% of Total Responses

Midterm and final exams

81 (22.9%)

17

(34%)

11

(23.9%)

11

(19.0%)

120

23.6

Reading assignments

86 (24.3%)

10

(20.0%)

7

(15.2%)

10

(17.2%)

113

22.2

Exercises, problems & special projects

66 (18.6%)

13

(26.0%)

10

(21.7%)

12

(20.7%)

101

19.9

Writing assignments

51 (14.4%)

4

(8.0%)

6

(13.0%)

8

(13.8%)

69

13.6

Quizzes

21

(5.9%)

3

(6.0%)

3

(6.5%)

7

(12.1%)

34

6.7

Other (write in): All were easy, no difficulty

 

 

 

 

11

2.6

Other (write in): Misc.

 

 

 

 

60

11.4

Totals

354

50

46

58

508

100

Seventy-one percent (71%) of the student respondents judged their English reading and writing skills to be excellent or above average (Table 3). These results cross-tabulated by ethnicity (Table 3a) revealed that Coastline's Asian-American students marked themselves considerably lower, with just 39% in excellent and above average categories.

TABLE 3

3. How would you rate your English reading and writing skills?

Responses

Success

Not Success

Drop

Unknown

Total

% of Total

Excellent

110

(33.8%)

14

(32.6%)

18

(40.0%)

18

(32.7%)

160

33.5

Above average

124

(38.2%)

14

(32.6%)

18

(40.0%)

24

(43.6%)

180

37.7

Average

83

(25.5%)

13

(30.2%)

9

(20.0%)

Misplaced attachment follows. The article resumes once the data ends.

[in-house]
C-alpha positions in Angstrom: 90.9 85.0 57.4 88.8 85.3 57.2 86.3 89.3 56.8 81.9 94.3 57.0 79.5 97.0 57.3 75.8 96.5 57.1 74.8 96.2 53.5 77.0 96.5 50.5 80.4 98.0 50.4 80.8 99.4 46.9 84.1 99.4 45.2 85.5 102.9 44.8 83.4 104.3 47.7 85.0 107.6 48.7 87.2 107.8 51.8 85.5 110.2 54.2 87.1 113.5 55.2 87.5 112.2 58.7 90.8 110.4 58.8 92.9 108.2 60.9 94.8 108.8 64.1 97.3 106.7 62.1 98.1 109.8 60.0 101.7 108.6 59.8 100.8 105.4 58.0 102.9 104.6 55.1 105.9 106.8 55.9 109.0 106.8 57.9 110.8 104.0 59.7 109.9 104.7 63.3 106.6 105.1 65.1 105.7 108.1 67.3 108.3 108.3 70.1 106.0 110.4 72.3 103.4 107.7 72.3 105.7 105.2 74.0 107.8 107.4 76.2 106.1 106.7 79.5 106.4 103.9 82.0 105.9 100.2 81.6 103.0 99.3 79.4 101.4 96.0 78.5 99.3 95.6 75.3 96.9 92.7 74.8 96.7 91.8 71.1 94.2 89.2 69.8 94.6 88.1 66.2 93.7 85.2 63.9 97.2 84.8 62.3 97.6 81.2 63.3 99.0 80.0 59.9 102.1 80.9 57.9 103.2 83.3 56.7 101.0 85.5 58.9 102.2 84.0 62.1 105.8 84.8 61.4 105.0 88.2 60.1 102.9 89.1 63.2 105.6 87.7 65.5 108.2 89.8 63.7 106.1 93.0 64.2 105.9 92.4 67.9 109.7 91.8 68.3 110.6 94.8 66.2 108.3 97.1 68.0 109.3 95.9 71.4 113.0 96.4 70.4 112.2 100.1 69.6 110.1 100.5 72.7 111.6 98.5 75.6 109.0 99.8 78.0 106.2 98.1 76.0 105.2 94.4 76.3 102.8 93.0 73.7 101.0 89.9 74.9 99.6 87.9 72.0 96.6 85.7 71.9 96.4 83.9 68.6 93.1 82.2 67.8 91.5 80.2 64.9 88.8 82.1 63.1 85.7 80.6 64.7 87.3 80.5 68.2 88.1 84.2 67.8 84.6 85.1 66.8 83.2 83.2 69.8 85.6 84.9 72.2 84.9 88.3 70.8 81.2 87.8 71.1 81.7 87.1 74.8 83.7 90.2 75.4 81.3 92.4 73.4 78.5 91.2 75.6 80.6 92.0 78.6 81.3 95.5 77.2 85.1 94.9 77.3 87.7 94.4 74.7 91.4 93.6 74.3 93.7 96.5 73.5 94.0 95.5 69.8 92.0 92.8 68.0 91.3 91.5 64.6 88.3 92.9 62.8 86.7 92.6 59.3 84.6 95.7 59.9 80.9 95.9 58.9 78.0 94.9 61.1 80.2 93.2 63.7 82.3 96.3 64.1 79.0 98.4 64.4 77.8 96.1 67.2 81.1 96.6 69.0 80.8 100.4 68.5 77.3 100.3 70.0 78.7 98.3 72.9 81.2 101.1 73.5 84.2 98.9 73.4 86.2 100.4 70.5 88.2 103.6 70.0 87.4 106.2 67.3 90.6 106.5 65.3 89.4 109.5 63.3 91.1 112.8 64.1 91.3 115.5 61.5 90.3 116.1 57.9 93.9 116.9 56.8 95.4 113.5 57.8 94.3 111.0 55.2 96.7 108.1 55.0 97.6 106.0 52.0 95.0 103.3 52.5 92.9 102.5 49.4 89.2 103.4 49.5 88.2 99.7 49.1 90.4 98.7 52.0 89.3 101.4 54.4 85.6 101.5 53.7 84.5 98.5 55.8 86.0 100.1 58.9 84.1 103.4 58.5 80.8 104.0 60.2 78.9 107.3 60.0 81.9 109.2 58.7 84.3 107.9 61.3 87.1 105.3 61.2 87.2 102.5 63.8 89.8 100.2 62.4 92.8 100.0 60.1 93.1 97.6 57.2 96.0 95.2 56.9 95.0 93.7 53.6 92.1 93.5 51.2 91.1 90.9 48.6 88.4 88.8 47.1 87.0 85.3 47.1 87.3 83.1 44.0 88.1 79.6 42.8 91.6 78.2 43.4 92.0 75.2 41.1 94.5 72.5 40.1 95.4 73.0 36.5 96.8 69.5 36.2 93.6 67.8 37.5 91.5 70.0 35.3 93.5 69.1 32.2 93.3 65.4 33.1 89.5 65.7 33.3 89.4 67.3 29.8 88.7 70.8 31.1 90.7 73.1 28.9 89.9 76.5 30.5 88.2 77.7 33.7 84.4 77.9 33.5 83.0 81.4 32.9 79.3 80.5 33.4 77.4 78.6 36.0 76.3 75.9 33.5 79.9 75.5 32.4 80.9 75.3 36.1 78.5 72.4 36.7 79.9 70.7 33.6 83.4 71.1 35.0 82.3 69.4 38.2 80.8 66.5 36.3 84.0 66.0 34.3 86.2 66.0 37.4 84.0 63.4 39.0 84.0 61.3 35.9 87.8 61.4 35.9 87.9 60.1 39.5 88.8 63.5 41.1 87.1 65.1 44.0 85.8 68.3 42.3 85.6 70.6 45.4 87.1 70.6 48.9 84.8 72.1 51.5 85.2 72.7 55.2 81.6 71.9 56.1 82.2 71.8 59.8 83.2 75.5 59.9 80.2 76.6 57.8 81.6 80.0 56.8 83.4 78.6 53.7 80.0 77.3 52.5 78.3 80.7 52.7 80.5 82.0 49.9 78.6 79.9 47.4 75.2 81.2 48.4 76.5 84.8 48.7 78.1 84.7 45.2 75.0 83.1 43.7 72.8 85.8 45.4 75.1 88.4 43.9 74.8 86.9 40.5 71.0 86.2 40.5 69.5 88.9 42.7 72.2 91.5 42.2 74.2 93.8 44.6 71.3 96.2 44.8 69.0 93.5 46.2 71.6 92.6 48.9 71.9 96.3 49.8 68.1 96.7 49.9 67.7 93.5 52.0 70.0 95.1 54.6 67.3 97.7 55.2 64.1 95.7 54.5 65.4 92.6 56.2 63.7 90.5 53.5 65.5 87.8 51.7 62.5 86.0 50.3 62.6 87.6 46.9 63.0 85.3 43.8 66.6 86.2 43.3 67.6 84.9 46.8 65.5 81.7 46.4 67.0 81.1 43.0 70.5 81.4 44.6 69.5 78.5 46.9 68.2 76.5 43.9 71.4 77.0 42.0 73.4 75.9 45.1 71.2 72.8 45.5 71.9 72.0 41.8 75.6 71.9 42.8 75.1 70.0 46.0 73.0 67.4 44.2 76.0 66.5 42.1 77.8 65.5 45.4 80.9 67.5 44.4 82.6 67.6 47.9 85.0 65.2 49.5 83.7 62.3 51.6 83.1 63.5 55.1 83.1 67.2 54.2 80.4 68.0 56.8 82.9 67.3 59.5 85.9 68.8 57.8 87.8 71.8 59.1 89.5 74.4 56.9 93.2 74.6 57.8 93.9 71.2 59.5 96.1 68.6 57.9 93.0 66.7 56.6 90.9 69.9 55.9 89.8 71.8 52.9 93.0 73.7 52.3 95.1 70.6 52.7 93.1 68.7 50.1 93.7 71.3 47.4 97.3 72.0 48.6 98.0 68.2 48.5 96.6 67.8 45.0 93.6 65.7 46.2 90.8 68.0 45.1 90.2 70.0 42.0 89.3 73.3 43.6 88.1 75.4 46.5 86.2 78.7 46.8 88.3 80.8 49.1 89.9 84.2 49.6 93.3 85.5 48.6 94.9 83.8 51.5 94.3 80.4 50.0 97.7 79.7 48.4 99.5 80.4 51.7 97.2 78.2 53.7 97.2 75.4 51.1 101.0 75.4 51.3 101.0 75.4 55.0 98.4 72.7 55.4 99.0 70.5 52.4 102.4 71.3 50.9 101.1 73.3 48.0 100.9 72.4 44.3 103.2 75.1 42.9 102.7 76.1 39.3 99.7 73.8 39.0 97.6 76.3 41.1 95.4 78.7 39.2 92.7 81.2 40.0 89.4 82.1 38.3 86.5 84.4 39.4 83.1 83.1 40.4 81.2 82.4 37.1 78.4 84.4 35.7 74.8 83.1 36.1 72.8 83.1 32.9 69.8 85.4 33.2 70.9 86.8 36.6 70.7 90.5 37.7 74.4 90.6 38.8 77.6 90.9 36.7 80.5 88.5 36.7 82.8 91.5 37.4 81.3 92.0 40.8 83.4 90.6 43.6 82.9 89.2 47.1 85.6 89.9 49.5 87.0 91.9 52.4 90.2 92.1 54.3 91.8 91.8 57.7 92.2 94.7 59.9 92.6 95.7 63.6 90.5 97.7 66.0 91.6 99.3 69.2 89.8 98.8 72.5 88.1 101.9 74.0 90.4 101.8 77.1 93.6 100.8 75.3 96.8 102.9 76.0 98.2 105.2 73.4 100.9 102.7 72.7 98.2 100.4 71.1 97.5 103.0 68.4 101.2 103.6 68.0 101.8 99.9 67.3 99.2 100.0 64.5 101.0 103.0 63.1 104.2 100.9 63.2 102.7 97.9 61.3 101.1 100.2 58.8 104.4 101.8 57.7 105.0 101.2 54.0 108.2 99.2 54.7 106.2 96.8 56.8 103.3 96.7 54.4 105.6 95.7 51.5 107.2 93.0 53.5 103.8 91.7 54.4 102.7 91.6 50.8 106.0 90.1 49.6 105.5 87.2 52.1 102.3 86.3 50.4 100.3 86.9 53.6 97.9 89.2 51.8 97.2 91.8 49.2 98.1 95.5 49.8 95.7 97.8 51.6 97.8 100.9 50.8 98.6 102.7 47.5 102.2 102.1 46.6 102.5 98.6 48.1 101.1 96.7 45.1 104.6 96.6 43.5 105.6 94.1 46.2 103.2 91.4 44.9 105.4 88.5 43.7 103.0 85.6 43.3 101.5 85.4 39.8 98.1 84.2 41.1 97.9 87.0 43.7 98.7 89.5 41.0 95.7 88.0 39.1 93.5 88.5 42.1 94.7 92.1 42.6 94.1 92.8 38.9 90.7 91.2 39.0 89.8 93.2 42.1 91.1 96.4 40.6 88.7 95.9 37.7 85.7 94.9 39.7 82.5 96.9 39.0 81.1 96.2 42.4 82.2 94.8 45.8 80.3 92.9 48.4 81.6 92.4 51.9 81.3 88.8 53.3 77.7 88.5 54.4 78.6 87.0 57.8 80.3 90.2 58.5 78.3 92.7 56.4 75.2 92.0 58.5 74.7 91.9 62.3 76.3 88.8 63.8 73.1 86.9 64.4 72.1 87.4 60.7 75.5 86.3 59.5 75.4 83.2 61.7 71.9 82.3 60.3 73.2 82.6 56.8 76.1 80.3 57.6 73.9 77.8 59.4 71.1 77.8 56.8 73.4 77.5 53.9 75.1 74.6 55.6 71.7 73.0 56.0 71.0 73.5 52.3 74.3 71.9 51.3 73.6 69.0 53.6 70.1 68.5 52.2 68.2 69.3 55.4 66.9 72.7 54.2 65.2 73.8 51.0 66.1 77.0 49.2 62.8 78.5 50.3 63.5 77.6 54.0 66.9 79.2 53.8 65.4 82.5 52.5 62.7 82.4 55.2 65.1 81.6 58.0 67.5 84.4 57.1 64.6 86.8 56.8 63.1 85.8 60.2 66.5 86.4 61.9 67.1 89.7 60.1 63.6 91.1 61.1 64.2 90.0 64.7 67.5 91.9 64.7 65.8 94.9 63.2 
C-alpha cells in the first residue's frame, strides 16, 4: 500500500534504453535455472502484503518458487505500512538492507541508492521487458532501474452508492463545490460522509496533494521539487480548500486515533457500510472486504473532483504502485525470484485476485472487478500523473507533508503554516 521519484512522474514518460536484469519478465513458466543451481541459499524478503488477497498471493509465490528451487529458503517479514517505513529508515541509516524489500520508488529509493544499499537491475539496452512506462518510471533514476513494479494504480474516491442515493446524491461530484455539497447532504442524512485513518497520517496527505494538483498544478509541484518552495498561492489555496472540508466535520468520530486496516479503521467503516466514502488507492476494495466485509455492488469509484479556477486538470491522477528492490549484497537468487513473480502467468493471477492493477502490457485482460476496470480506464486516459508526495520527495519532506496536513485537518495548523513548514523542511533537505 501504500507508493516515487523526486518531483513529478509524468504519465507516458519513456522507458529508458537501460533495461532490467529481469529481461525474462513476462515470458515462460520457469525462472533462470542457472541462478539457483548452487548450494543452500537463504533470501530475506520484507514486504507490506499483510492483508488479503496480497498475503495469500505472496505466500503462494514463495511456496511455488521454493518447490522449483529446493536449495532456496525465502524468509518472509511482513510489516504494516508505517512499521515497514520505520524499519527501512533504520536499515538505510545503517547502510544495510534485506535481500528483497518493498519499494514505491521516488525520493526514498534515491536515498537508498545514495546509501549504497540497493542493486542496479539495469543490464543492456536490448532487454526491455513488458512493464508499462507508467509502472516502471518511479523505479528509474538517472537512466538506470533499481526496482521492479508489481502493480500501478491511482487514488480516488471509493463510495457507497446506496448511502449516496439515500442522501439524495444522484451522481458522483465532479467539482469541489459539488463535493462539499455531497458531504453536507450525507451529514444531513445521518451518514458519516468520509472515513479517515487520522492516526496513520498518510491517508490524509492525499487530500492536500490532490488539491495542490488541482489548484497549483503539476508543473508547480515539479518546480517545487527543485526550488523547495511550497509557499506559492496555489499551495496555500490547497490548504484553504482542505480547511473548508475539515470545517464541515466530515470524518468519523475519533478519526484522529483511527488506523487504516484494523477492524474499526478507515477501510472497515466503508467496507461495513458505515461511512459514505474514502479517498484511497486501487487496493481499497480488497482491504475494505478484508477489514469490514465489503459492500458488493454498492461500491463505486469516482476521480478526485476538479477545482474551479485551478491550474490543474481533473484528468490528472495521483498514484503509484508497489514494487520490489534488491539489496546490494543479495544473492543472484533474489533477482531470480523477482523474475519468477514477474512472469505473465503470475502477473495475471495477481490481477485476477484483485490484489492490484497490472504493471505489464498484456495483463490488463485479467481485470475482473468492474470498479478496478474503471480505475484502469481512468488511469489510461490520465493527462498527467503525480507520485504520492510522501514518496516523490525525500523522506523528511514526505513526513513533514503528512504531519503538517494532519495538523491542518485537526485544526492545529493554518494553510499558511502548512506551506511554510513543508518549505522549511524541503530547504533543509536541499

13

(23.6%)

118

24.7

Below average

8

(2.5%)

2

(4.7%)

0

(0.0%)

0

(0.0%)

10

2.1

Poor

0

(0.0%)

0

(0.0%)

0

(0.0%)

0

(0.0%)

0

0.0

Missing cases

--

--

--

--

10

2.1

Totals

325

43

45

55

478

100

TABLE 3a

3. How would you rate your English reading and writing skills? (Results cross tabulated by ethnicity)

Category

Excel.

Above average

Avg.

Below average

Poor

Total

% of Total

Asian

8

(9.0%)

27

(30.3%)

50 (56.2%)

4

(4.5%)

0

89

18.6%

African American

8

(30.8%)

13

(50.0%)

5 (19.2%)

0

(0.0%)

0

26

5.4%

Hispanic

8

(26.7%)

13

(43.3%)

8 (26.7%)

1

(3.3%)

0

30

6.3%

Other Nonwhite

6

(33.3%)

5

(27.8%)

7 (38.9%)

0

(0.0%)

0

18

3.8%

White

123 (44.4%)

109

(39.4%)

41 (14.8%)

4

(1.4%)

0

277

57.9%

Unknown

7

(22.6%)

13

(41.9%)

7 (22.6%)

1

(3.2%)

0

31

6.4%

Missing cases

--

--

--

--

--

7

1.5%

Totals

160

180

118

10

0

478

100%

% of Total

33.5%

37.7%

24.7%

2.1%

0%

 

 

Forty-five percent (45%) of the student responses judged their math skills to be excellent or above average, and 62% marked their time management skills as excellent or above average. (See Tables 4 and 5.) The time management data cross-tabulated by performance showed that 67% of “Success” students, 51% of “Drop” students, and just 45% of “Not Success” students judged their skills as excellent or above average.

TABLE 4

4. How would you rate your math skills?

Responses

Success

Not Success

Drop

Unknown

Total

% of Total

Excellent

58

(17.7%)

6

(13.6%)

10

(22.2%)

8

(14.5%)

82

17.2

Above average

98

(30.0%)

11

(25.0%)

8

(17.8%)

16

(29.1%)

133

27.8

Average

139

(42.5%)

19

(43.2%)

27

(60.0%)

25

(45.5%)

210

43.9

Below average

27

(8.3%)

7

(15.9%)

0

(0.0%)

3

(5.5%)

37

7.7

Poor

5

(1.5%)

1

(2.3%)

0

(0.0%)

3

(5.5%)

9

1.9

Missing cases

--

--

--

--

7

1.5

Totals

327

44

45

55

478

100

TABLE 5

5. How would you rate your time management and planning skills?

Responses

Success

Not Success

Drop

Unknown